The last confirmed Golden Toad was seen in 1989, almost thirty years ago. However, some scientists familiar with the story of the species’ disappearance find the circumstances suspicious; “amphibians are survivors,” writes National Geographic explorer Robin Moore; they made it through the last four mass extinctions while other groups of species met their demise, and Costa Rica has a reputation for being “a hotbed of surprise rediscoveries” (Moore, 2014). Even Marty Crump, in her 1992 article describing the toad’s disappearance, theorized that that the toads might not be extinct after all, but instead perhaps “alive and hiding in retreats awaiting appropriate weather conditions” (Crump et. al, 1992). I am not the first to suspect that remnant populations of the Golden Toad might still survive somewhere in the undisturbed forests of the Monteverde mountains.
As part of Conservation International’s “Search for Lost Frogs” initiative in 2010, the Golden Toad was positioned at the top of a list of ten extinct species that scientists had reason to believe might still survive. Dr. Alan Pounds, based at the Golden Toad Laboratory for Conservation at the Cloud Forest Preserve and Tropical Science Center in Monteverde, was dispatched to lead a search for the lost species, but numerous expeditions failed to locate the Golden Toad.
After reading Robin Moore’s book about his work with Conservation International and numerous searches for lost amphibian species around the world, I began to wonder who else had gone looking; a little digging into Golden Toad mythology revealed a defunct crowdfunding page hosted by the Herpetological Exploration and Research Team announcing their intentions to travel to Monteverde in search of the Golden Toad. An article in the Tico Times identified Chris Grünwald as the leader of the expedition, who called their efforts “the first coordinated effort to find the toad during the proper time” (Fendt, 2014). Grünwald told the publication that he was convinced that the toad was still out there, and that he was “pretty positive” that his team could rediscover it (Fendt, 2014). The Tico Times provided a link to the team’s Kickstarter page, where they laid out their plans for rediscovering the species, displayed maps of areas in which they planned to search, and offered incentives to funders willing to support the campaign. Unfortunately, it appears that the group failed to meet their $15,000 funding goal by almost $13,000, and the expedition never occurred. Their maps with suspected localities of remnant populations remain on their Kickstarter page, but if any members of the team ever made it to those sites, they kept whatever discoveries they made there to themselves.
Aside from Pounds’ searches for the toad (for which there is no public information) and H.E.A.R.T.’s apparently unfinished expedition, there seem to be no other documented searches for the possibly extinct species. The key word here is documented. Having living in Monteverde for two years, I am confident that local residents who knew the species well have returned to its habitat to look for signs of its reemergence; they have simply kept their efforts to themselves. The question then becomes: is it worth even going on the search at all?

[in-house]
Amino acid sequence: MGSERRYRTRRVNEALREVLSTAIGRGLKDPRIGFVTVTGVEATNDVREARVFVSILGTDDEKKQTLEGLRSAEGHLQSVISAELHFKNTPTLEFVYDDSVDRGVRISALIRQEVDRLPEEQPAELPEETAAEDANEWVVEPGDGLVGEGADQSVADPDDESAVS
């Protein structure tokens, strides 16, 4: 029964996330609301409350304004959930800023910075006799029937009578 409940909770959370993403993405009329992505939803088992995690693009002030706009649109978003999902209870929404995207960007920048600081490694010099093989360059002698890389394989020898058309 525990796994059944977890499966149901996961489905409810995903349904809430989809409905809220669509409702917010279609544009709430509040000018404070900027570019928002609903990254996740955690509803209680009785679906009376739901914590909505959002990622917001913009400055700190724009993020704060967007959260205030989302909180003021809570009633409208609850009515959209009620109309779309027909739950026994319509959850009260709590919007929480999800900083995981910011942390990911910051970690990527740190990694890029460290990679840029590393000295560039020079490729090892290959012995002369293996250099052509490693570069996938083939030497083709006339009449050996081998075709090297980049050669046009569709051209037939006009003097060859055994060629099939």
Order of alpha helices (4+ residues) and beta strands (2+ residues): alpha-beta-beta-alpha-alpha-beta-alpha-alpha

My friend Adam— another gringo who lived a few years in Monteverde— asked me what I would do if I did find one; would I tell the world, or keep the secret to myself? It is a difficult, and pressing, hypothetical question. The reemergence of the toad could spark hope for conservationists working with imperiled amphibian populations, and could bring much needed resources into the protected forests of Monteverde. On the other hand, if the Golden Toad is alive, then it has been surviving for three decades without the help of human hands— perhaps it would be better to allow the species to attend to its own survival.
After dwelling on the question for a long time, I realized that the decision would not be mine to make. I have no claim to this iconic species; it belongs to the forest, to the locals who grew up waiting for its reemergence, perhaps to the conservationists that spent their youth solving the puzzle of its disappearance. If the Golden Toad were to ever remerge, the next important steps should be the decision of its neighbors.
In the history of our brief time on this planet, many have gone looking for the fortune and glory that lies at El Dorado, but few have ever found it. Effectively, our search will be more a search for answers, a search for meaning— what caused the Golden Toad to disappear from the face of the planet? How has its absence affected the ecosystem, the town, and the people who knew it well? What does its story teach us about conservation, extinction, and resurrection; and why is its tale one of such intriguing fascination?
These are the questions that we hope to answer when we go “in search of the Golden Toad.”